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Summary:

The dream of the “hydrogen highway” in recent years has morphed into a tech for industrial applications like to power forklifts and fleet vehicles. Pike Research estimates that there will only be 5,200 hydrogen fueling stations throughout the world by 2020.

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The dream of the “hydrogen highway” is roadways lined with hydrogen fueling stations that can fill up cars powered by fuel cells. But in recent years the term has almost morphed into a phrase that indicates a stalled technology. While some politicians still use the term, back in 2009 the Department of Energy Secretary Steven Chu decided to cut federal funding for the much-delayed technology.

So whatever happened to the dream deferred? It’s now thoroughly focused on industrial applications like to power forklifts and fleet vehicles. Pike Research estimates that there will only be 5,200 hydrogen fueling stations throughout the world by 2020. That’s a pretty low number given the time frame is almost a decade down the road.

The largest application for these industrial fuel cells is forklifts, which Pike estimates will take 36 percent of the available hydrogen fuel, and light duty vehicles are expected to consume another 33 percent. Back up uninterruptible power supply units (or UPS) are supposed to be responsible for consuming another 27 percent of hydrogen fuel, while buses and scooters will consume a small fraction of the fueled hydrogen.

So why hasn’t the technology taken off on a larger scale, and particularly as a power source for consumer cars? Partly because hydrogen fuel requires a whole new set of infrastructure and fueling stations, not to mention brand new fuel cell cars. Biofuels in contrast can be blended with gasoline and used in internal combustion engines, and electric vehicles can be plugged in via the power grid (though, the deployment of EVs also needs smart chargers to be optimized).

But even with all these hurdles, and delays some mainstream auto makers are still working on building fuel cell cars, like Mercedes-Benz (the luxury brand from Daimler). The company has made 200 of its F-Cell fuel cell sedans, which it’s renting out for $850 per month, for up to 36 months. See below our video test drive of the F-Cell fuel cell sedan:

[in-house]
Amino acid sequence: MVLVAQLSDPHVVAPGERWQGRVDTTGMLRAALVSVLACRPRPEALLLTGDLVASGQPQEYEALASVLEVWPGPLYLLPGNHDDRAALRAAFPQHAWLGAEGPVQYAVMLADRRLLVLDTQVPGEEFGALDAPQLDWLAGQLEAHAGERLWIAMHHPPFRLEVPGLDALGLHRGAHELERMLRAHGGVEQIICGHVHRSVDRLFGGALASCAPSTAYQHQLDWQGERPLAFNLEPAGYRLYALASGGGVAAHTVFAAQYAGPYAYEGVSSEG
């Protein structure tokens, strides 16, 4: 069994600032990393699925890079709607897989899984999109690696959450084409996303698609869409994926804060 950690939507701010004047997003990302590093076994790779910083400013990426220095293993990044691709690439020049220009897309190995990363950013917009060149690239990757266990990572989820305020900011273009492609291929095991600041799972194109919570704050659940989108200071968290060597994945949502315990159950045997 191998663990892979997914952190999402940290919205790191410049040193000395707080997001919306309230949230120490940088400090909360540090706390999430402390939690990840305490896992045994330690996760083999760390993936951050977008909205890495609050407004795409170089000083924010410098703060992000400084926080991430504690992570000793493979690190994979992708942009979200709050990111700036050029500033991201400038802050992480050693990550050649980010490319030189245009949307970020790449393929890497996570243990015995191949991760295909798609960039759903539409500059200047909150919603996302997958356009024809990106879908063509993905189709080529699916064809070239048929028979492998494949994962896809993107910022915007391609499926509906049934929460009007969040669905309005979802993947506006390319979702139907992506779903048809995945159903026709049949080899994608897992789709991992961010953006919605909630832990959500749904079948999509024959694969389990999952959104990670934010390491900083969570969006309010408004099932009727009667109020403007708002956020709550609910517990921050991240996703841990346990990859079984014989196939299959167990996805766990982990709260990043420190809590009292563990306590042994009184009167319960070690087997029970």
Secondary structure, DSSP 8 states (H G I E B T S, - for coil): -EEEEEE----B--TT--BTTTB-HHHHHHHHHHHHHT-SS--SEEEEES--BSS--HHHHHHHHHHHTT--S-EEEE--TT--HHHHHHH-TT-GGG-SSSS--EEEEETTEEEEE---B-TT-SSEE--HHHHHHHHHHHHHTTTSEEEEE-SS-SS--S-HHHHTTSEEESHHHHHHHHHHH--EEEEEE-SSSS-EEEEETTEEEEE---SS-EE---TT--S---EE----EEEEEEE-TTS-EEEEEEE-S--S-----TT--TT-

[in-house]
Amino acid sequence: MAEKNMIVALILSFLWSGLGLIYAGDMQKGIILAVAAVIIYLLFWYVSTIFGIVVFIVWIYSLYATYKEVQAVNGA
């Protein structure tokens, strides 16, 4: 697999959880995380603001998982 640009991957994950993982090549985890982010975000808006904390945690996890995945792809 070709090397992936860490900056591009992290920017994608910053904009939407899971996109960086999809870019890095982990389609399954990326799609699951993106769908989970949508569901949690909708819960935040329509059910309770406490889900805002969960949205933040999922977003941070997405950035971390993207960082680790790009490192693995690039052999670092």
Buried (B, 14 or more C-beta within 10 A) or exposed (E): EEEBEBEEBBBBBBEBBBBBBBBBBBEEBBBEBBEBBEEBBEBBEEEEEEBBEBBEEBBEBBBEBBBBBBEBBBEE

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  1. Breath on the Wind Wednesday, July 20, 2011

    An extremely brief distillation of the problems of hydrogen down to only the issue of infrastructure. The essential purpose of the article seems to be to advertise another article on fuel cell powered forklifts. We deserve better. Tell us about why commercial applications seem more attractive than consumer applications of the technology. Is it kickbacks or legit paybacks? For a more complete survey and a better overall look at the issue see: http://www.technologyreview.com/business/22651/?nlid=2027

  2. If hydrogen UPS are “responsible for consuming another 27 percent of hydrogen fuel” then someone is expecting an awful lot of power failures! The fuel cell in a fuel cell UPS only draws hydrogen when the power has failed.

    This is poor reporting of the type that has led to the public being massively badly-informed regarding fuel cell development. It was the media that hyped fuel cells, not the fc engineers. Then when it didn’t keep up with the media hype the same reporters rubbished them.

    Fact is, they’re here, they’re good in some applications and they WILL be good in some other applications when enough development has been done. Meanwhile, get real and report meaningful facts, please.

    Tom.

  3. Katie, I think your readers would be interested to know that the hydrogen highway concept only appears to be going the way of the do-do here in the USA. Germany and Japan are both agressively moving ahead with plans for hydrogen refueling infrastructure. This is to meet the market potential of five or six major auto manufacturers who will be releasing commercial ready fuel cell vehicles by or before 2015.
    So, the question is more what happened to the commitment to this technology in the United States? On a global view, vehicle and refueling station development is continuing toward deployment within 5 years.

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